Additionally, in vivo blockade of IL-7 was insufficient to impair the antitumor efficacy of CAL-101-primed T cells. However, it is probable that the administration of the anti-IL-7 antibody did not completely deplete IL-7 and that the higher expression of CD127 on the CAL-101-primed T cells allowed for successful scavenging of this cytokine. Future studies using T cells from Il7r conditional knockout mice may determine the importance of CD127 to the longevity of CAL-101-primed T cell antitumor responses. In contrast, we found that IL-2 complex therapy was crucial to the efficacy of CAL-101 T cells to control tumor growth.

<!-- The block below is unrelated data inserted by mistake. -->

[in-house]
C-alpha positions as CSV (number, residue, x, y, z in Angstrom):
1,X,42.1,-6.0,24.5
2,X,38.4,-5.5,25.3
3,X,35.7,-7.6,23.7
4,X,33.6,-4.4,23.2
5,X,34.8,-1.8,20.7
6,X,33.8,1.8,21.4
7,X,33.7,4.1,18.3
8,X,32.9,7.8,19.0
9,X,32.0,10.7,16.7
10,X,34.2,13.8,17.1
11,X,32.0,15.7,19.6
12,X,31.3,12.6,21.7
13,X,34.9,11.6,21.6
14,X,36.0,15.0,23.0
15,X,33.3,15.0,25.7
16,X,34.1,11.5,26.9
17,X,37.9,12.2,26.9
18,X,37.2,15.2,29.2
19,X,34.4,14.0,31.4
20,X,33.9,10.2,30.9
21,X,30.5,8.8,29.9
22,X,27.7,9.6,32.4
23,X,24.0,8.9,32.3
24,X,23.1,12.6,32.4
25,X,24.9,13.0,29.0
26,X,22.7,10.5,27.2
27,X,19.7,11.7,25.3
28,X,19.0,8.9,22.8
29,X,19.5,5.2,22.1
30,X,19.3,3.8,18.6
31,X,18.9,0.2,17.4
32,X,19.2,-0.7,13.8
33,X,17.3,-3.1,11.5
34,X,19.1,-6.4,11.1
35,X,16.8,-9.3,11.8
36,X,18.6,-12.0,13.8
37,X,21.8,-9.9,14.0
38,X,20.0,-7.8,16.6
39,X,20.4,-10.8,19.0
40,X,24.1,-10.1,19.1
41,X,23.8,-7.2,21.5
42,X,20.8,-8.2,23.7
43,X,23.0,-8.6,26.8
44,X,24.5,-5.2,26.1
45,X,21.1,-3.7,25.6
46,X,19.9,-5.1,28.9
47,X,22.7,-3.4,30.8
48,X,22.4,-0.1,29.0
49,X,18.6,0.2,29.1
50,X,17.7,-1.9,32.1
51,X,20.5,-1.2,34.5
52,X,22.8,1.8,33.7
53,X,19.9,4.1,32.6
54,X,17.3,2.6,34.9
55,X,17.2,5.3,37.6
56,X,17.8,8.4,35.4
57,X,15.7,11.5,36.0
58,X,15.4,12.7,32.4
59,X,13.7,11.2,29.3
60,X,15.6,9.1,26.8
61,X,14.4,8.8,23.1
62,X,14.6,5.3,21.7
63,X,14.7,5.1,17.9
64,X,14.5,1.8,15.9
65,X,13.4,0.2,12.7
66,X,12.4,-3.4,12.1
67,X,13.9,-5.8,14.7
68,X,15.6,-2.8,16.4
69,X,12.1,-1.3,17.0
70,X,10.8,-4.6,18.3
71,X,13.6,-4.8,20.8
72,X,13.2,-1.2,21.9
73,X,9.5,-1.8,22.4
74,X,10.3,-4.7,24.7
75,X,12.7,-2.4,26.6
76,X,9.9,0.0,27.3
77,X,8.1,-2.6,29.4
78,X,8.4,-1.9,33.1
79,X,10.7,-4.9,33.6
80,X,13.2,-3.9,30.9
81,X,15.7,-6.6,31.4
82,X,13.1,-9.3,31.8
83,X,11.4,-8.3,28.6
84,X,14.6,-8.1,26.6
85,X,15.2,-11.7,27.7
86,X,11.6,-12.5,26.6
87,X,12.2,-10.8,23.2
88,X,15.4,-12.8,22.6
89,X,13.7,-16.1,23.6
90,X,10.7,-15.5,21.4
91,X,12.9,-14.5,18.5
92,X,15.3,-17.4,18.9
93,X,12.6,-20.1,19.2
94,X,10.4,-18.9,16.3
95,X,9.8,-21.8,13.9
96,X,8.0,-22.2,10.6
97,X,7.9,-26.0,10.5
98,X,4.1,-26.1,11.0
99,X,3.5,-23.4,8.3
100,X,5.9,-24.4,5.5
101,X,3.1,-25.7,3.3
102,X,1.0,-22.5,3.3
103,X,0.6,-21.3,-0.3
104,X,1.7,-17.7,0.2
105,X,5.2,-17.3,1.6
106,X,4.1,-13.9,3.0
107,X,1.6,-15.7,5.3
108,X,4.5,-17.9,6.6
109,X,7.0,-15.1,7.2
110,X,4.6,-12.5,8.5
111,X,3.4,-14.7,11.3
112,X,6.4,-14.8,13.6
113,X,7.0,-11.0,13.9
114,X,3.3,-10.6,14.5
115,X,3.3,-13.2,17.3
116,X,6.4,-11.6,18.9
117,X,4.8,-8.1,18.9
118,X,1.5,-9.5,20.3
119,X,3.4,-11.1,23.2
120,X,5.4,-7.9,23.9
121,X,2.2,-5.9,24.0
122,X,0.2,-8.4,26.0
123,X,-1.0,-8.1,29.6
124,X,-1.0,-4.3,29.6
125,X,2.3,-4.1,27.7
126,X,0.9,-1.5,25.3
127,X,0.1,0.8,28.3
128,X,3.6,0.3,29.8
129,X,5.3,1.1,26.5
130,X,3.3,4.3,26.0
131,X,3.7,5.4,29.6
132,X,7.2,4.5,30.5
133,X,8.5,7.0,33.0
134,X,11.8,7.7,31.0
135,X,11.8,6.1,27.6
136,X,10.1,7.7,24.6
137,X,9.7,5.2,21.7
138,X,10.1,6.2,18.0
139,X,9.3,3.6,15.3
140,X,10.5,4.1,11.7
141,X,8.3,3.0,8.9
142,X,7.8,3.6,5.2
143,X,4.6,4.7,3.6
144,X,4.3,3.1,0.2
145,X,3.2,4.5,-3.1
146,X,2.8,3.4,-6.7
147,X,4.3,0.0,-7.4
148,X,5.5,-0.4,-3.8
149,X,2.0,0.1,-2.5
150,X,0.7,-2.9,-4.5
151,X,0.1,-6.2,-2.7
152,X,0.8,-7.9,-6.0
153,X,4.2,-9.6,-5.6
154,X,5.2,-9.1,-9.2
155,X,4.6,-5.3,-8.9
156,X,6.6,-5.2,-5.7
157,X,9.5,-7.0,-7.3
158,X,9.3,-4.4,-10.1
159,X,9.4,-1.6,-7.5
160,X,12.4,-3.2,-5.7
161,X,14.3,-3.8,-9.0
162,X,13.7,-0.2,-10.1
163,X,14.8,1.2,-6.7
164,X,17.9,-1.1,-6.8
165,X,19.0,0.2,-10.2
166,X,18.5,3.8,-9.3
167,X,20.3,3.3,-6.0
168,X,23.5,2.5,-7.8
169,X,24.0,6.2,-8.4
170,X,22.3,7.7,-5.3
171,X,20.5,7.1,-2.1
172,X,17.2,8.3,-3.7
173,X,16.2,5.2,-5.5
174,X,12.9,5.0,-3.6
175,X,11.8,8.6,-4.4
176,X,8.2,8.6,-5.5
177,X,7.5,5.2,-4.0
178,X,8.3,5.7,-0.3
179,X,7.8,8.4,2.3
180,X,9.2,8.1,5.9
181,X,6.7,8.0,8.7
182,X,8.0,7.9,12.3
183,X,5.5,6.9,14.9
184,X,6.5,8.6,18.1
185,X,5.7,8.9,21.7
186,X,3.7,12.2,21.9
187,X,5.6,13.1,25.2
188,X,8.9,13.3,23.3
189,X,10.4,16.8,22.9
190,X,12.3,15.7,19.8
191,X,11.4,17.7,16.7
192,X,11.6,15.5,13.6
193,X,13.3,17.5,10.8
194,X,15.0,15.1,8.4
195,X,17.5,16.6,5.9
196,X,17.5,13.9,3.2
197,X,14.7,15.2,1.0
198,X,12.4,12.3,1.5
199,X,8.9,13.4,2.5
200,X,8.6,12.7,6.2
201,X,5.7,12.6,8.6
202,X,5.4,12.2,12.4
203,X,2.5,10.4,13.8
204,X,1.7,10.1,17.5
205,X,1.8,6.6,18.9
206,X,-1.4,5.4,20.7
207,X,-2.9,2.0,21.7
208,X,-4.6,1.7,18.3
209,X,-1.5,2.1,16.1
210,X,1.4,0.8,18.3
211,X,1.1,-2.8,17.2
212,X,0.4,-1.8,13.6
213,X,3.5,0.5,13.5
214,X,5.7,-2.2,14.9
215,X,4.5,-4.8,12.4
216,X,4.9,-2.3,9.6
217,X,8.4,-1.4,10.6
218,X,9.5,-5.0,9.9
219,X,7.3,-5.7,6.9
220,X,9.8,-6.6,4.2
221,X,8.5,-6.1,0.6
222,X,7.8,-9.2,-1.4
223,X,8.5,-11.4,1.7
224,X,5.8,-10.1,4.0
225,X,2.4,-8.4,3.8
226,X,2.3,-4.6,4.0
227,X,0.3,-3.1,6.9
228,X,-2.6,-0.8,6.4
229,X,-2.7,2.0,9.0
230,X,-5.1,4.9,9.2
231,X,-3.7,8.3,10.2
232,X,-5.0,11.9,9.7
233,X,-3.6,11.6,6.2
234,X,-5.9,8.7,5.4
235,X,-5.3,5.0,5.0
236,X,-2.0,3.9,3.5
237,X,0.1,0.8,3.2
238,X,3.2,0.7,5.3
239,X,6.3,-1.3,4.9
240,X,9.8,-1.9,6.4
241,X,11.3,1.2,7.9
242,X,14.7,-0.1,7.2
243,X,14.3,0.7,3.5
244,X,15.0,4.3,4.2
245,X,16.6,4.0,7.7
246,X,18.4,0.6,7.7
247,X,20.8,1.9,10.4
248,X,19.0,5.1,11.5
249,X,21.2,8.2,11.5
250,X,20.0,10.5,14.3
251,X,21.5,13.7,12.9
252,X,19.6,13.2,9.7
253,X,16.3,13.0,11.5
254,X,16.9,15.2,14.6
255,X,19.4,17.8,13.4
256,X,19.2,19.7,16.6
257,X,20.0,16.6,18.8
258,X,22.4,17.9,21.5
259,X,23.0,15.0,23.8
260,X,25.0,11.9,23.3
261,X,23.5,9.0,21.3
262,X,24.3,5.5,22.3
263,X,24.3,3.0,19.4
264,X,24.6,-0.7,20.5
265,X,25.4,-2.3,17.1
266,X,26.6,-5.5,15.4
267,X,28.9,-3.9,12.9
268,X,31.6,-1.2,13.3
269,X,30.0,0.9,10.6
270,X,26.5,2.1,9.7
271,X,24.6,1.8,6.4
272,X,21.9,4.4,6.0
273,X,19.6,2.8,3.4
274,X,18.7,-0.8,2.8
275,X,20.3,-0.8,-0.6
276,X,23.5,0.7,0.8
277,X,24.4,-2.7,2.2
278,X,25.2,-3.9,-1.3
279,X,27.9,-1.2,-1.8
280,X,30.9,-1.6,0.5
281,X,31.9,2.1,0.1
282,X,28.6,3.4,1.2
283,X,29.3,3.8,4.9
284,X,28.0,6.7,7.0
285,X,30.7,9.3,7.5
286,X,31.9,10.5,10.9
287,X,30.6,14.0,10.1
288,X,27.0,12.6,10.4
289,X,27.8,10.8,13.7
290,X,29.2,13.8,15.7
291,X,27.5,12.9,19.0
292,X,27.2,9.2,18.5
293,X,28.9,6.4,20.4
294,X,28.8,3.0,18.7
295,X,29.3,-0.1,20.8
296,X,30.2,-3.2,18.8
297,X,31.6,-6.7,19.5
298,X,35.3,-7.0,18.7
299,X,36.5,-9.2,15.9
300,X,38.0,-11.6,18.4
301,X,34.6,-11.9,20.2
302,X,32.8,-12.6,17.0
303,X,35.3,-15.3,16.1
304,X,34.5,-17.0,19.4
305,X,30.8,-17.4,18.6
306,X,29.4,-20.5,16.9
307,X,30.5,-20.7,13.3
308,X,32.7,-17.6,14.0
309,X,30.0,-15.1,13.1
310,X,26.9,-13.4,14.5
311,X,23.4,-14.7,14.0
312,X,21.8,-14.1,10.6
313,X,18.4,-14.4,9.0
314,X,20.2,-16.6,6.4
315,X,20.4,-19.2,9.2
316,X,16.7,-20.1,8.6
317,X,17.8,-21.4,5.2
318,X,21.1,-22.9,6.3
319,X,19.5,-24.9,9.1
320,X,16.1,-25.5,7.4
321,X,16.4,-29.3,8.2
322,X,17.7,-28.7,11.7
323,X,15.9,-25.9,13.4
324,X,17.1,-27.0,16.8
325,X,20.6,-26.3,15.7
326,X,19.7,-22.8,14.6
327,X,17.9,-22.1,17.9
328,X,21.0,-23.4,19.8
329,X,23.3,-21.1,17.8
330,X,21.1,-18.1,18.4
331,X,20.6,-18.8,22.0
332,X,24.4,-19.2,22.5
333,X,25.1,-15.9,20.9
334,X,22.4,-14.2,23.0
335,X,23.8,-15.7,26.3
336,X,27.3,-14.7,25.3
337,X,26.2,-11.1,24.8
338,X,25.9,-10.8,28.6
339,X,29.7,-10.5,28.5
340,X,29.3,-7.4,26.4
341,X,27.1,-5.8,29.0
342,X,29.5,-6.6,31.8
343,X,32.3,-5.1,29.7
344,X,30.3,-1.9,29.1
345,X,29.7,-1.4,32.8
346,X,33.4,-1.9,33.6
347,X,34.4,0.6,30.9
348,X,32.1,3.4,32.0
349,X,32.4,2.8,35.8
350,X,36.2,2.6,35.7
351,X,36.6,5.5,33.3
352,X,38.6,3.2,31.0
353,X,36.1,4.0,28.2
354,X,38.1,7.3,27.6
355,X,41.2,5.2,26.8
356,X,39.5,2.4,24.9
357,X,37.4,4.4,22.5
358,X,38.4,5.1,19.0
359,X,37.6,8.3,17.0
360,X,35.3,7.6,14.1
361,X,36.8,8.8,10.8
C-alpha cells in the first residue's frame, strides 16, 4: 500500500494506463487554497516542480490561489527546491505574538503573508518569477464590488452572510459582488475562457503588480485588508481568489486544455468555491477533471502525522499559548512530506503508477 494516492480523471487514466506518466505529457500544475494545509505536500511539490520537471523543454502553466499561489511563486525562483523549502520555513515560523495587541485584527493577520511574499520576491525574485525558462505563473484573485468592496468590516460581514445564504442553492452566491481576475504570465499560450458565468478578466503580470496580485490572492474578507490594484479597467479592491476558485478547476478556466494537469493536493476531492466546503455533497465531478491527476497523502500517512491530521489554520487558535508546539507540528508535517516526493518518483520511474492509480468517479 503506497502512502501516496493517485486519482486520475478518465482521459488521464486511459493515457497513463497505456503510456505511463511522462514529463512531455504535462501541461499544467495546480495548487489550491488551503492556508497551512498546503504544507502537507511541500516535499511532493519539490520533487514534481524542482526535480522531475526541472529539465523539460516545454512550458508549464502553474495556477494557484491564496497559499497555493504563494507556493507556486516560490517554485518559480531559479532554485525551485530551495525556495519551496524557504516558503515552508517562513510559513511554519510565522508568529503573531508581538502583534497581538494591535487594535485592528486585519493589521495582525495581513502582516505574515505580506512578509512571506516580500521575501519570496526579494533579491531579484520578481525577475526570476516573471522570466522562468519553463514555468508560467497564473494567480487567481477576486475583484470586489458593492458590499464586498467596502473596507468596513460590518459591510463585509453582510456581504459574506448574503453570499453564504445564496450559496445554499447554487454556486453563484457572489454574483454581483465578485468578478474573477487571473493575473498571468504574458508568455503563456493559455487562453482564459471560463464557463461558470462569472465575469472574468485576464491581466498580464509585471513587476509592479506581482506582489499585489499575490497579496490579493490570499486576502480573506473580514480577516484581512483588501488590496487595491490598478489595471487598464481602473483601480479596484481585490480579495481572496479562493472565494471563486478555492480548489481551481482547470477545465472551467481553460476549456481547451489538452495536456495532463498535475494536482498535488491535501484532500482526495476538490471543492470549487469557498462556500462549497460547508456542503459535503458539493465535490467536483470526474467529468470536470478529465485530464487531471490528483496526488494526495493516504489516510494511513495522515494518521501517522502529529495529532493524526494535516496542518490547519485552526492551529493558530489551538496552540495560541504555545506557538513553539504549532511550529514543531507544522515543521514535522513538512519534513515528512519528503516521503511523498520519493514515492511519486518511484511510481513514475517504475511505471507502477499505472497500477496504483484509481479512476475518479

Since PI3Kδ blockade augmented antitumor potency in an apparent CD62L and IL-7 independent manner, we suspected that other aspects of T cell differentiation were being altered uniquely by CAL-101 treatment. One pathway consistently associated with durable memory T cells is the Wnt/β-catenin pathway, whether it will be active in stem memory T cells (6, 39) or in Th17 cells (40). We found that CAL-101 increased Tcf7 expression in human T cells significantly above vehicle while AKT inhibition did not. Thus, future studies with Tcf7 knockout T cells will help us understand the role and mechanism of Tcf7 in enhancing memory phenotype due to PI3Kδ blockade. Additionally, while our early genetic investigations indicate CAL-101-treated T cells have a unique phenotype compared to vehicle or AKTi-treated T cells, further genetic and epigenetic analysis will better elucidate whether this phenomenon is due to preservation of a naive-like phenotype, or true induction of a stem memory T cell phenotype.